The pressures of prison life on prisoner’s mental health has been a subject of psychological and academic research, but the cumulative impact of prison environment on corrections officers has rarely been studied.
According to the data supplied by the California Peace Officer’s Association (CPOA), the suicide rate for its members in 2013 was 19.4 deaths per 100,000 as compared to 12.6 deaths for the general U.S. population, according to The Marshall Project.
“We do a decent job with saying that ‘this system messes with the incarcerated; this system impacts their lives,’ but what we don’t say is, ‘what’s the impact that this job is having on the correctional officers?’ said Stephen B. Walker, director of governmental affairs for CPOA.
Mental health problems that afflict others in the criminal justice system such as suicides and post traumatic stress disorder are underreported among corrections officers and police officers. Line of duty deaths among law enforcement officers are tracked by the federal government but not suicides.
The CPOA completed the first major step of a partnership with the University of California, Berkeley, by analyzing a survey of more than 8,600 corrections and parole officers. The responses will serve as a basis for a plan to develop, test and implement a range of mental health services for officers across the state prison system.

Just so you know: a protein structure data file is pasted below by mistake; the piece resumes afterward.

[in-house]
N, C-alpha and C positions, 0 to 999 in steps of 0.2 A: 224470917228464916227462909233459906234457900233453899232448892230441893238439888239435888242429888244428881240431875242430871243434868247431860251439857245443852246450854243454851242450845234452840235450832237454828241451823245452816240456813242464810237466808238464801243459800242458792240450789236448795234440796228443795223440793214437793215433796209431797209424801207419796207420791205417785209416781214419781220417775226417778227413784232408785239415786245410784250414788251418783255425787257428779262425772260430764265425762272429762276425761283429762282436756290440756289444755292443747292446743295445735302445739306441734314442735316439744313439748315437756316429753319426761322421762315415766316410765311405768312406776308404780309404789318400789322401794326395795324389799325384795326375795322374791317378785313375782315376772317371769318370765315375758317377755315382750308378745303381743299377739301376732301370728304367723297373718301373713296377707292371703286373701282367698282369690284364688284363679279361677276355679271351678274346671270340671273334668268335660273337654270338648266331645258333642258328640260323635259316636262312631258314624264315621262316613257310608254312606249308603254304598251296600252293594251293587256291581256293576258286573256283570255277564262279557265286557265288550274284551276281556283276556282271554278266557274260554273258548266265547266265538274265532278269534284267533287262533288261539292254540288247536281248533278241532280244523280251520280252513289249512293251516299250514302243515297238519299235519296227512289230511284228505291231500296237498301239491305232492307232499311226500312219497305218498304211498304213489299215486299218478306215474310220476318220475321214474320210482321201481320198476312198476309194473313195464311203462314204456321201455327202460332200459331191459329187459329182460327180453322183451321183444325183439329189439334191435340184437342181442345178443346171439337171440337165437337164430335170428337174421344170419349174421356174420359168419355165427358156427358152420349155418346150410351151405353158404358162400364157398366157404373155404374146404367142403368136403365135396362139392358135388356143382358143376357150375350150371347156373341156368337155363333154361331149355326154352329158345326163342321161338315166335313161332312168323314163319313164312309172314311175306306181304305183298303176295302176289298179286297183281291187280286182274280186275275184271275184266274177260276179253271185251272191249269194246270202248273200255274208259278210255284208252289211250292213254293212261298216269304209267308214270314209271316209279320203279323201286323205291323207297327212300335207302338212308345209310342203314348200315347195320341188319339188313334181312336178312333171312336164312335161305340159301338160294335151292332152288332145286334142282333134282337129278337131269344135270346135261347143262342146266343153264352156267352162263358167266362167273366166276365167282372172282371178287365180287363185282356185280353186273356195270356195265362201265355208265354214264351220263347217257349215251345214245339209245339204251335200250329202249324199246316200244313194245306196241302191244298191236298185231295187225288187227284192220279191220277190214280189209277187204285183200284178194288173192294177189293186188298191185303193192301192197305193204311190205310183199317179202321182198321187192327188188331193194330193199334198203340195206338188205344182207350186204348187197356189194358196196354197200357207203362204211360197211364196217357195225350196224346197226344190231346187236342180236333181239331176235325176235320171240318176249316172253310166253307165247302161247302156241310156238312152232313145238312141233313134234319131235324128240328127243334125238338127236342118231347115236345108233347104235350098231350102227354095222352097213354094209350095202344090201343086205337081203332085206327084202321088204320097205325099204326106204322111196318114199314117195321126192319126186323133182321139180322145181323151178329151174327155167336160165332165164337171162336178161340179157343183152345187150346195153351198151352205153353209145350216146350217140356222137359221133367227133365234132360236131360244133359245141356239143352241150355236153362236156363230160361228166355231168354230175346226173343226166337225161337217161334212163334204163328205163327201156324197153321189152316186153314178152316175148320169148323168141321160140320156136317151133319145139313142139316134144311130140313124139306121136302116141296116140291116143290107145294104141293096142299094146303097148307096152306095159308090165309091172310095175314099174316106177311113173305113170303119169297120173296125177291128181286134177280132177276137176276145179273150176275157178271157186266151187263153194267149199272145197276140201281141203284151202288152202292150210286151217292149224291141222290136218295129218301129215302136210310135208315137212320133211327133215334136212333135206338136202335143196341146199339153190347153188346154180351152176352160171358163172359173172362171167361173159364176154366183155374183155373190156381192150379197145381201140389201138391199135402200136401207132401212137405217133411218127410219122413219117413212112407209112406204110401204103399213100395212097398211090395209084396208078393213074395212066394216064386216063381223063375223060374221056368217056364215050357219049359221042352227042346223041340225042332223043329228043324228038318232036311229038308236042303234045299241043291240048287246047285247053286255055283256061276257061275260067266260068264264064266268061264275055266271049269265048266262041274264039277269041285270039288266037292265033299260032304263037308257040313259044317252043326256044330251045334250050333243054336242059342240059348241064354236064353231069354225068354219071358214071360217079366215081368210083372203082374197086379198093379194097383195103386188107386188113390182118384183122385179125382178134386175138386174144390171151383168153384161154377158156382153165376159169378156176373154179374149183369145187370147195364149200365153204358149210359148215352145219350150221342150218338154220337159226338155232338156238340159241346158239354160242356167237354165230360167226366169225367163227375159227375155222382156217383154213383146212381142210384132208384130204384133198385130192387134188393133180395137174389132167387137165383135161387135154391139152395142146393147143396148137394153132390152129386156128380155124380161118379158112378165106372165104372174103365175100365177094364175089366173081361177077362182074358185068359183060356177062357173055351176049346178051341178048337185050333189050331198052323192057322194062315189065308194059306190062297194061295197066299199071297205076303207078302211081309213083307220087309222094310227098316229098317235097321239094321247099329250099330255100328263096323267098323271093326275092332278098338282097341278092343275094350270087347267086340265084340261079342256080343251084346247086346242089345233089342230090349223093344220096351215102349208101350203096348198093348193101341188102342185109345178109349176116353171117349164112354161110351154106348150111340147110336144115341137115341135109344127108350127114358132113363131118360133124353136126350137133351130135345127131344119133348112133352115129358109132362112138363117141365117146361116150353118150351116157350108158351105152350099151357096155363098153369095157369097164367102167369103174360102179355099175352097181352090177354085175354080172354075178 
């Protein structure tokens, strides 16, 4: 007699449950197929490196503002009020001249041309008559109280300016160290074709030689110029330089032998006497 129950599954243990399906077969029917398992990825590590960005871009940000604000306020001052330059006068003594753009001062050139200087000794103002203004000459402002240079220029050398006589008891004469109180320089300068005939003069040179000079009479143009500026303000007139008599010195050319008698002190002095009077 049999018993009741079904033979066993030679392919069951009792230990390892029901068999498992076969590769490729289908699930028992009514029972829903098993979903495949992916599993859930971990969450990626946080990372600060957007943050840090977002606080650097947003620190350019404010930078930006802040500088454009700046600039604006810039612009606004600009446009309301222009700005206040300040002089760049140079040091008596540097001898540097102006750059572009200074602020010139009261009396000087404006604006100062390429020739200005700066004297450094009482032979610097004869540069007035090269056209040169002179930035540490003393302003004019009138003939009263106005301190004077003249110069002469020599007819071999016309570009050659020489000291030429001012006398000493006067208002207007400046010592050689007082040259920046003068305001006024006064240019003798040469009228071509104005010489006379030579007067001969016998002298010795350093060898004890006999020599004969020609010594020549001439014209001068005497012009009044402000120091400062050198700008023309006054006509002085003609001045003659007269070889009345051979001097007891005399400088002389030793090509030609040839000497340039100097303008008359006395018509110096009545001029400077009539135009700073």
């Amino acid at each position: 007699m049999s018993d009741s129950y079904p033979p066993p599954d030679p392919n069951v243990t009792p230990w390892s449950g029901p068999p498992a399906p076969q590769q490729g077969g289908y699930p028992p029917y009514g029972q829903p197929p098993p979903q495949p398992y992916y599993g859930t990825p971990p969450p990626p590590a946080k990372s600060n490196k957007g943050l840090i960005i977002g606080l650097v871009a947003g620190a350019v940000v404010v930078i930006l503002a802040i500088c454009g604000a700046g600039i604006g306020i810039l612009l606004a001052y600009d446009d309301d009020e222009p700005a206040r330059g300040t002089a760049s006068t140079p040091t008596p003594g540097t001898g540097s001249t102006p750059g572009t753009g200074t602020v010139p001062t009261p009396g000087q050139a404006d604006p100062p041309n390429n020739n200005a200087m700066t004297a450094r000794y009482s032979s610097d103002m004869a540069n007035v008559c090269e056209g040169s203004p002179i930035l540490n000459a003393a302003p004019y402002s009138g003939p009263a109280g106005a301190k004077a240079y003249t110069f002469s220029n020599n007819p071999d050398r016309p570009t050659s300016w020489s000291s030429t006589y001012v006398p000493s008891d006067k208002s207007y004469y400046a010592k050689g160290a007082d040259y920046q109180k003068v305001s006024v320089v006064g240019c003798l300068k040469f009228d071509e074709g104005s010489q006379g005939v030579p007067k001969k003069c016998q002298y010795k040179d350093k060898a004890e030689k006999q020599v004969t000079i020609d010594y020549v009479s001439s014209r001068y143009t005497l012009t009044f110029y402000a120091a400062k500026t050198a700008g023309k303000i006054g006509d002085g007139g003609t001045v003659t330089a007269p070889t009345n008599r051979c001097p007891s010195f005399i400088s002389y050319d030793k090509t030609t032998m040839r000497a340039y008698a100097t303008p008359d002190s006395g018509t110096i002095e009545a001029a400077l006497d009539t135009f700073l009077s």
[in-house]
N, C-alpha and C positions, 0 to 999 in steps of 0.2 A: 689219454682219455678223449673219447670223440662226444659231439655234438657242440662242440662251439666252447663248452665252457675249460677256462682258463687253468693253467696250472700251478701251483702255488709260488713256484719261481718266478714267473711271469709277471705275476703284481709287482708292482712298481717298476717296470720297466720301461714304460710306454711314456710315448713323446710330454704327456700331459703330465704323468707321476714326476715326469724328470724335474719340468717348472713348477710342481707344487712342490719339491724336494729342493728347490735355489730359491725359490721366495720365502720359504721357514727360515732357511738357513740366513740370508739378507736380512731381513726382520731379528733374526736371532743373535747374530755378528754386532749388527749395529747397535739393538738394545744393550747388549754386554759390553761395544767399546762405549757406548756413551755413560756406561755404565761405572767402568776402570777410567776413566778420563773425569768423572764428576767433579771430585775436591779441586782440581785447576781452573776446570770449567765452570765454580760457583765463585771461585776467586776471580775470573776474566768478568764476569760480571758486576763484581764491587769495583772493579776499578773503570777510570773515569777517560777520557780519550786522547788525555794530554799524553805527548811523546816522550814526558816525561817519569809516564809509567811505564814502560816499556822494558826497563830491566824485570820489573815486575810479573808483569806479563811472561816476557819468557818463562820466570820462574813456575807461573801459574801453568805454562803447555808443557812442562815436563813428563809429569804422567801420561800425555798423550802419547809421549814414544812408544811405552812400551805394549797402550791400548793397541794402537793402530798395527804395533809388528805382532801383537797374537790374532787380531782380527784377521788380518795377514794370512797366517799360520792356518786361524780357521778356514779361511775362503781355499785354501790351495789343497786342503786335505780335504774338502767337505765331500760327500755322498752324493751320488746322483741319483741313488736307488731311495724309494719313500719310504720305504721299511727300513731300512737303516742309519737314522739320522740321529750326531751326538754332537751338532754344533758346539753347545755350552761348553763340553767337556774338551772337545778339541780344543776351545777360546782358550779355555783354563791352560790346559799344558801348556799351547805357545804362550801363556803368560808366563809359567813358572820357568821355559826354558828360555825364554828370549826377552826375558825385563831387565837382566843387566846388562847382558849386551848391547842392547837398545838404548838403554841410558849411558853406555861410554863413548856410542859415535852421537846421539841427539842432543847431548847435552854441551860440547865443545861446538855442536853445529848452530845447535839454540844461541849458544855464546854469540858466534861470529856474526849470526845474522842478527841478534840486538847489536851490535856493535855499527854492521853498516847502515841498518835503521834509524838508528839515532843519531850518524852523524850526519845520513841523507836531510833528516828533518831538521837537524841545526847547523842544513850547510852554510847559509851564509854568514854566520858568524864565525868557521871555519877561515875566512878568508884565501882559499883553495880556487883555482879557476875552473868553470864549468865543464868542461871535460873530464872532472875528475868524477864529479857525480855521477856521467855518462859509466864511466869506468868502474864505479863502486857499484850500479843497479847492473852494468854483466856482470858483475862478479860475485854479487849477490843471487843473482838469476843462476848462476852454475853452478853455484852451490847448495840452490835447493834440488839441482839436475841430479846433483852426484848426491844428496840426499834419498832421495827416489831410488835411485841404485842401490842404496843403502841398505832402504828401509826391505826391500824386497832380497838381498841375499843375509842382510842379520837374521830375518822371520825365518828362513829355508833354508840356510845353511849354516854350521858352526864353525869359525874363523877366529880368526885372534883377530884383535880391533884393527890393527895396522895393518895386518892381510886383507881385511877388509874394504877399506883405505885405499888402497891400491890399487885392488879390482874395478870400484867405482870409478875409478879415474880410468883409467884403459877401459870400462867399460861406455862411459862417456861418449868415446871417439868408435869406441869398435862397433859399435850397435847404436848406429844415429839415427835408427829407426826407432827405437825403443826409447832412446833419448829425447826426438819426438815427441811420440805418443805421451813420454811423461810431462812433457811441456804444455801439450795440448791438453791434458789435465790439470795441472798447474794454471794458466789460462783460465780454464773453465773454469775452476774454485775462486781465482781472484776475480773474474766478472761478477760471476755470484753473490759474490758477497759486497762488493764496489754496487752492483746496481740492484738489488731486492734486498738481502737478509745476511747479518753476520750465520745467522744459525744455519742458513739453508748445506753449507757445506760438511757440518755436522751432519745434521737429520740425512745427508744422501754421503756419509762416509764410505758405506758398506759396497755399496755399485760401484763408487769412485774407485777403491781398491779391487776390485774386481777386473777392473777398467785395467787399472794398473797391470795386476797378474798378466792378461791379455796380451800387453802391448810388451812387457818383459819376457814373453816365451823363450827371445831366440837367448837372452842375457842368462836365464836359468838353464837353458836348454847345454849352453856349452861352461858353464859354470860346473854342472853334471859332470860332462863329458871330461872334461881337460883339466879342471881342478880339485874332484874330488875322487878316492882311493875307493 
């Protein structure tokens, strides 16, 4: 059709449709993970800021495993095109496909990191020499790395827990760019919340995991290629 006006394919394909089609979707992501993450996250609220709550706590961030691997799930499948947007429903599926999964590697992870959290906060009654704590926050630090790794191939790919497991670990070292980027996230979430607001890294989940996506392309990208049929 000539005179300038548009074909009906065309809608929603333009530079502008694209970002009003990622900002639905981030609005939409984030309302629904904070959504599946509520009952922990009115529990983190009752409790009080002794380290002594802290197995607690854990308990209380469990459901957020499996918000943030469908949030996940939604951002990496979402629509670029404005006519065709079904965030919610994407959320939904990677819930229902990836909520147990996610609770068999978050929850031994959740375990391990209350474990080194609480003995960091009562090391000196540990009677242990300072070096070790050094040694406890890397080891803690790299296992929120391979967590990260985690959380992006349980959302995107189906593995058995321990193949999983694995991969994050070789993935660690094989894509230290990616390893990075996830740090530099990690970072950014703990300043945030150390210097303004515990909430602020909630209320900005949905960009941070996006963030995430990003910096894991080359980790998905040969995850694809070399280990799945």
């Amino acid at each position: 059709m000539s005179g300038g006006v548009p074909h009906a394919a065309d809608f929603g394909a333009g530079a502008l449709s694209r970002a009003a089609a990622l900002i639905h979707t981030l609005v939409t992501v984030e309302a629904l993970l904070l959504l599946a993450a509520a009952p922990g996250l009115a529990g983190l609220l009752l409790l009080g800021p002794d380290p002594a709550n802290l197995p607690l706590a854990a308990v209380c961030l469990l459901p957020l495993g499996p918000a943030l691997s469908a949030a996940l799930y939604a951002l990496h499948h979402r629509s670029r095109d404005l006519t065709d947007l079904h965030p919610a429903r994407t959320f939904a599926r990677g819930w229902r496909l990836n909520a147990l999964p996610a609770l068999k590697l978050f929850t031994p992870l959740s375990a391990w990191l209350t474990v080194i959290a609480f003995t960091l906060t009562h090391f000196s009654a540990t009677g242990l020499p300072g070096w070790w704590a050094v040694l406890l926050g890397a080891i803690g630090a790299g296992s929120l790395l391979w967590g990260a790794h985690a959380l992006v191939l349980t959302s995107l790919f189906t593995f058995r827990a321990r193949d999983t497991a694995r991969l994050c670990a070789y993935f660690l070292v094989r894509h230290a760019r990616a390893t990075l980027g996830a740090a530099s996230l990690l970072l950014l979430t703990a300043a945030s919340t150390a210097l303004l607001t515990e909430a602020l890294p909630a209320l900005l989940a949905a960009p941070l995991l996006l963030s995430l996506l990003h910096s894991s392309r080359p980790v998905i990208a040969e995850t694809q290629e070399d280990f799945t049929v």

Associate Professor of Public Policy and Political Science Amy E. Lerman designed the survey that asked about correctional officers’ experiences with violence, suicidal thoughts and how prisons can improve. The survey was shared with The Marshall Project.
According to Lerman, the findings include: three of four corrections officers said they had seen someone killed or seriously injured at work; 65 percent said they experienced at least one symptom of Post Traumatic Stress Disorder; and about one in nine correctional officers reported having thought about, or attempted suicide.
The Department of Corrections and Rehabilitation has acknowledged that there are no substantive psychological resources for their staff and is cooperating in the Berkeley partnership. The partnership’s next steps include in-prison focus groups with corrections officers, and field experiments that will try out yet-to-be selected mental health services.
The federal government is also taking up the cause. In May, the Senate unanimously passed the Law Enforcement Mental Health and Wellness Act. The act calls on the U.S. military and Department of Veterans Affairs to share with Congress a list of recommended mental health practices and services that could be adopted by law enforcement agencies.